I’m not sure under what category professional ballplayer would be listed (not the “professions,” which I think would mean mostly medicine, law, education, and the pulpit). Most likely there weren’t any black professional ballplayers in Georgia at the turn of the century. There weren’t that many in the county at large, at best a few dozen, probably—though there would have been many, many semi-professional or amateur players, of course.
In the 1900 U.S. Census, I’ve located a total of nine. I wouldn’t claim that this is anything like a comprehensive accounting, since my research mostly focuses on later eras, and it’s not actually that easy to search my notes for exactly this information. But here are the black men I’ve found in the 1900 census whose occupation is listed as ballplayer:
Sherman Barton (listed as a “Base Ballist,” a phrase that would have sounded antique even in 1900)
John Bingey (sic; could be the same as William Binga)
Peter Burns, a key figure in the Tokohama affair
Charles Grant, “Tokohama” himself
For whatever reason, all lived in Chicago as of June, 1900, when the census was enumerated, except for Barton, who lived in Normal, Illinois, and Johnson, who appeared in his hometown, Findlay, Ohio. All played for the Columbia Giants or Chicago Unions around this time.
Walter Ball can be found living in Grand Forks, North Dakota, where he was playing professional ball, but in the census he is listed as a “R. R. Porter.” A couple of guys who might be Bill Monroe can be found in Chicago, but aren’t listed as ballplayers. The 17-year-old Pete Hill, who by some accounts started playing professionally in 1899, is listed as a “day laborer” in Pittsburgh. Many others who were definitely professionals at the time, especially in the East, can’t be found for certain in the census, including nearly the whole roster of the Cuban X Giants (Frank Grant, Clarence Williams, etc.). It seems likely that the Cubans were on the road and were missed by the census takers.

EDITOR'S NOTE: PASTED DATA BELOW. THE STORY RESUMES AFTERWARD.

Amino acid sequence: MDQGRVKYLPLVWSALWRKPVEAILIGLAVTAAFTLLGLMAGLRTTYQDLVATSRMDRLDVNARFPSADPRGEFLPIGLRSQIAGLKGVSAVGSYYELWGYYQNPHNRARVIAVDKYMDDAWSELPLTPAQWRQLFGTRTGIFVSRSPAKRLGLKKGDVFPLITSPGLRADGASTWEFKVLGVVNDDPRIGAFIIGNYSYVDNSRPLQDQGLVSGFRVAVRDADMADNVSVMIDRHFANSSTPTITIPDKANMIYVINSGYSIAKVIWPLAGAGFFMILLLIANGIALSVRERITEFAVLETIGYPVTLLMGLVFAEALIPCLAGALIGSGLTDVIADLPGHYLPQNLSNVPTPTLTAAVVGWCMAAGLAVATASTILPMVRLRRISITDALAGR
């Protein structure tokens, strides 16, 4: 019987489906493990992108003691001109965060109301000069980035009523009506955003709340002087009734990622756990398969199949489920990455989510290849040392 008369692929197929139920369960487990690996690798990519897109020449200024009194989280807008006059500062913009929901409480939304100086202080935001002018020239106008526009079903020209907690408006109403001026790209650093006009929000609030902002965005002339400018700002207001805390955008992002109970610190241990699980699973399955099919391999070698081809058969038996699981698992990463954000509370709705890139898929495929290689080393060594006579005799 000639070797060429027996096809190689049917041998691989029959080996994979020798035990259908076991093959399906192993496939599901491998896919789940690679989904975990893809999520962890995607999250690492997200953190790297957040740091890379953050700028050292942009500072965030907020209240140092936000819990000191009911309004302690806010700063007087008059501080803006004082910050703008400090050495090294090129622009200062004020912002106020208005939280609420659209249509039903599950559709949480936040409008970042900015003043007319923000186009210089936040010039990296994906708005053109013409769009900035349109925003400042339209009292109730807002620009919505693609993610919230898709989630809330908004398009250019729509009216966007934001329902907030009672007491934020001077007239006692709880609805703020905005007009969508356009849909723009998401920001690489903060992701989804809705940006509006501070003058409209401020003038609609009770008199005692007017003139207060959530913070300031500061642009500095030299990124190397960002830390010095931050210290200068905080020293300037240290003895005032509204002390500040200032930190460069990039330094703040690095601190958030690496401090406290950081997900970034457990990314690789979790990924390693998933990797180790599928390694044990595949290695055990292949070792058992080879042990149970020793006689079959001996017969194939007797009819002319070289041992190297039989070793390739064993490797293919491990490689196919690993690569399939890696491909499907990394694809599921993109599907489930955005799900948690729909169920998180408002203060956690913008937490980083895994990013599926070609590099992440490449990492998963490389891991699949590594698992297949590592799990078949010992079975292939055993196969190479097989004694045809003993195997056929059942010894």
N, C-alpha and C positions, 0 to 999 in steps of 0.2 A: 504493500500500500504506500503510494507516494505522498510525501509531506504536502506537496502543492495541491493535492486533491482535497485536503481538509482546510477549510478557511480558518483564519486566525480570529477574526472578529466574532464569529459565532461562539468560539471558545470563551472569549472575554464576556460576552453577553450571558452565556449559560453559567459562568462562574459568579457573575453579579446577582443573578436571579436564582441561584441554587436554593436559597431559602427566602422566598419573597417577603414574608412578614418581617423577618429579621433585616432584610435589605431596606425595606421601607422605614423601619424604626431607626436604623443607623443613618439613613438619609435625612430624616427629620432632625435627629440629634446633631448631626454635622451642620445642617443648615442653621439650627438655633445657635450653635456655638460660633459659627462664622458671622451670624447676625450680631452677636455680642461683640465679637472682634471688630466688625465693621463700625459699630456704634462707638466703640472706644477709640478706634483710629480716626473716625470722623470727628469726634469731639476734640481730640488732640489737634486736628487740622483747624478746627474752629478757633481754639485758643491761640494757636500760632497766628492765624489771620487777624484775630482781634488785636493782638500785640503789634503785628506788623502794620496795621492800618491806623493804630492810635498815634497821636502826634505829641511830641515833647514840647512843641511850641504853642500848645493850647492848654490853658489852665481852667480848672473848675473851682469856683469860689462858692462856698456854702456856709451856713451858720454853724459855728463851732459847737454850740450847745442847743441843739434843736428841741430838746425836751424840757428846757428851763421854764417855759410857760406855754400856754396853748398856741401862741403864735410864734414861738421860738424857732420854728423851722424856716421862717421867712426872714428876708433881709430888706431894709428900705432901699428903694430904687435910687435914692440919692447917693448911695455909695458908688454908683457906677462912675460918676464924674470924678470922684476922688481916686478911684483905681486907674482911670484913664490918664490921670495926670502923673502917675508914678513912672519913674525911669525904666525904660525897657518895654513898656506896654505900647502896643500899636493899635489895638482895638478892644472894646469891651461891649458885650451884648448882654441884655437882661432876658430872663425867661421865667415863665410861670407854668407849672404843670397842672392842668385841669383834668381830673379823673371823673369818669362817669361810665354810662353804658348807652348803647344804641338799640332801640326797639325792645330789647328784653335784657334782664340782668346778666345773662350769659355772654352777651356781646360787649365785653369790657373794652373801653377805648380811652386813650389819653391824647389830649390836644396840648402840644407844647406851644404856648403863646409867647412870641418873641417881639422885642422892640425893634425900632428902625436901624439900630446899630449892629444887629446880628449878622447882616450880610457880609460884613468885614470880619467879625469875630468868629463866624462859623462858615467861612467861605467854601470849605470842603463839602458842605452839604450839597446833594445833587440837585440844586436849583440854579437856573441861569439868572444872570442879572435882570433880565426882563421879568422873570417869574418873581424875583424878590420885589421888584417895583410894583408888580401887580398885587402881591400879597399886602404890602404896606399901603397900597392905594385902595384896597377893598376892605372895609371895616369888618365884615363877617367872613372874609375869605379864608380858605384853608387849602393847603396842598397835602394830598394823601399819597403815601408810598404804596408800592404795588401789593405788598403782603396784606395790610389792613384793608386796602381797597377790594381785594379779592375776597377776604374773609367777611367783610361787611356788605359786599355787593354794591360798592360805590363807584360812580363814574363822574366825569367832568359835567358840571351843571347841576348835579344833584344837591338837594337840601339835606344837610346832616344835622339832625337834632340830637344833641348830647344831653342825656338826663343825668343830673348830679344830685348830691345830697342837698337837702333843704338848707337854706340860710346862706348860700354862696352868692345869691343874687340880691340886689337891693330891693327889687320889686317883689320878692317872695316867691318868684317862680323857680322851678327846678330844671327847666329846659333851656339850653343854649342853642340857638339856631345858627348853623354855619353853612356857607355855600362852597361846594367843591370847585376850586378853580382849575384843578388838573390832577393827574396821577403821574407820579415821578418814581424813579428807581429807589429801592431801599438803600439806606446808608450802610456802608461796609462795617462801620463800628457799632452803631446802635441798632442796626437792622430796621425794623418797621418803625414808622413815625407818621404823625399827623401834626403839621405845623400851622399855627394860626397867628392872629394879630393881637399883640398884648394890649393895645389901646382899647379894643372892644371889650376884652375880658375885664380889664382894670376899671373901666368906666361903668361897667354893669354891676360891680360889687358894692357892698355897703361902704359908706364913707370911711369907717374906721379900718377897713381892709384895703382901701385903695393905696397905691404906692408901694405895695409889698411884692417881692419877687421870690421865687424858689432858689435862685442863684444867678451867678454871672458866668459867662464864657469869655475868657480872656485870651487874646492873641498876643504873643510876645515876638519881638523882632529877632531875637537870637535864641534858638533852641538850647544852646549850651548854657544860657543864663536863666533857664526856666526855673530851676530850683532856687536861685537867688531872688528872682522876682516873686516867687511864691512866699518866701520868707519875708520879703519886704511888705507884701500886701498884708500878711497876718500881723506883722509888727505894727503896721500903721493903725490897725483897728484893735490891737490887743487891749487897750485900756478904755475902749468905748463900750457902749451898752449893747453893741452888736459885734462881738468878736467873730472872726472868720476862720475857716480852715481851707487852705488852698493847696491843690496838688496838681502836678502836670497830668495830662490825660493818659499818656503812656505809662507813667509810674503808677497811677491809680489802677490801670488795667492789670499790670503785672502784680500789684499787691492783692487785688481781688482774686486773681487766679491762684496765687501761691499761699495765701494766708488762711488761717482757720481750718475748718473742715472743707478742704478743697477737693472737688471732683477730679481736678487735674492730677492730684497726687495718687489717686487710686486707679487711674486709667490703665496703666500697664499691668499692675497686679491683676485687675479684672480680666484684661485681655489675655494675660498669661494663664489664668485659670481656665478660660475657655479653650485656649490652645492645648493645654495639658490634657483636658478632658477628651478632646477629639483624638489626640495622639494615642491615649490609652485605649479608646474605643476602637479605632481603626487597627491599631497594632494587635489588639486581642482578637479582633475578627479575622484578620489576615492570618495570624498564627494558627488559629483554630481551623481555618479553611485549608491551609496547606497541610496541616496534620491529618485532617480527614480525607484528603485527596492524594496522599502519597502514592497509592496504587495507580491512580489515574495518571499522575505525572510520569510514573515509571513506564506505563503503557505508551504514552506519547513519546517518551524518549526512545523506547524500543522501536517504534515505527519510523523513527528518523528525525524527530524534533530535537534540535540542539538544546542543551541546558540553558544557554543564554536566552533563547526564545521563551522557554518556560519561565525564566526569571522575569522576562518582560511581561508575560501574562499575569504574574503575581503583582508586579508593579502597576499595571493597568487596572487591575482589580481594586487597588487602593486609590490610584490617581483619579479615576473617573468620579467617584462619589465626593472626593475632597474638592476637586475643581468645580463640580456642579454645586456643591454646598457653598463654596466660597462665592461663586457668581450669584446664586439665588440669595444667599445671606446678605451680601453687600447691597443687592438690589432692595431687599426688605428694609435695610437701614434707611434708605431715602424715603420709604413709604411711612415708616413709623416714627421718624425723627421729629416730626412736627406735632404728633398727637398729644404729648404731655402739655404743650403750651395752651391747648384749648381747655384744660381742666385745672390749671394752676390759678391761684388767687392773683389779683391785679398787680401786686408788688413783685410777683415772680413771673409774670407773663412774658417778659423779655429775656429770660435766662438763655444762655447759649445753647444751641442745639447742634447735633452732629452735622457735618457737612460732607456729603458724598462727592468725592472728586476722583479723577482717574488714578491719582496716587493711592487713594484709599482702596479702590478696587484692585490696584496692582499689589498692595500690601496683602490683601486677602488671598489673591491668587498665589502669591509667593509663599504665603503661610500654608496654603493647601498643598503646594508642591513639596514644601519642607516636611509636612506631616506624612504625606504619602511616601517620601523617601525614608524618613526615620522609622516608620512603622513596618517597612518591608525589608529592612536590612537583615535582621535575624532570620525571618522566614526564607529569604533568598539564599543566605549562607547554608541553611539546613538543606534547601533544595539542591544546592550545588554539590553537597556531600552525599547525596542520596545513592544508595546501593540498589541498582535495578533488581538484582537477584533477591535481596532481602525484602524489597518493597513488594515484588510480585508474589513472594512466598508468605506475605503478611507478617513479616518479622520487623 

Going beyond the census, I’ve found one official document that lists a black man’s occupation as ballplayer in 1900: the death certificate of Andrew Jackson, who had been for several years the third baseman and captain of the Cuban X Giants. Jackson, who had led his team on a Cuban tour a few months earlier, died of heart failure at the age of 34 in New York City on May 15, 1900. (Apologies for the poor quality of the image.)
I have to say I know virtually nothing about Andrew Jackson, or for that matter about the Cuban X Giants, which seem to be one of the least written about great teams in African-American baseball history.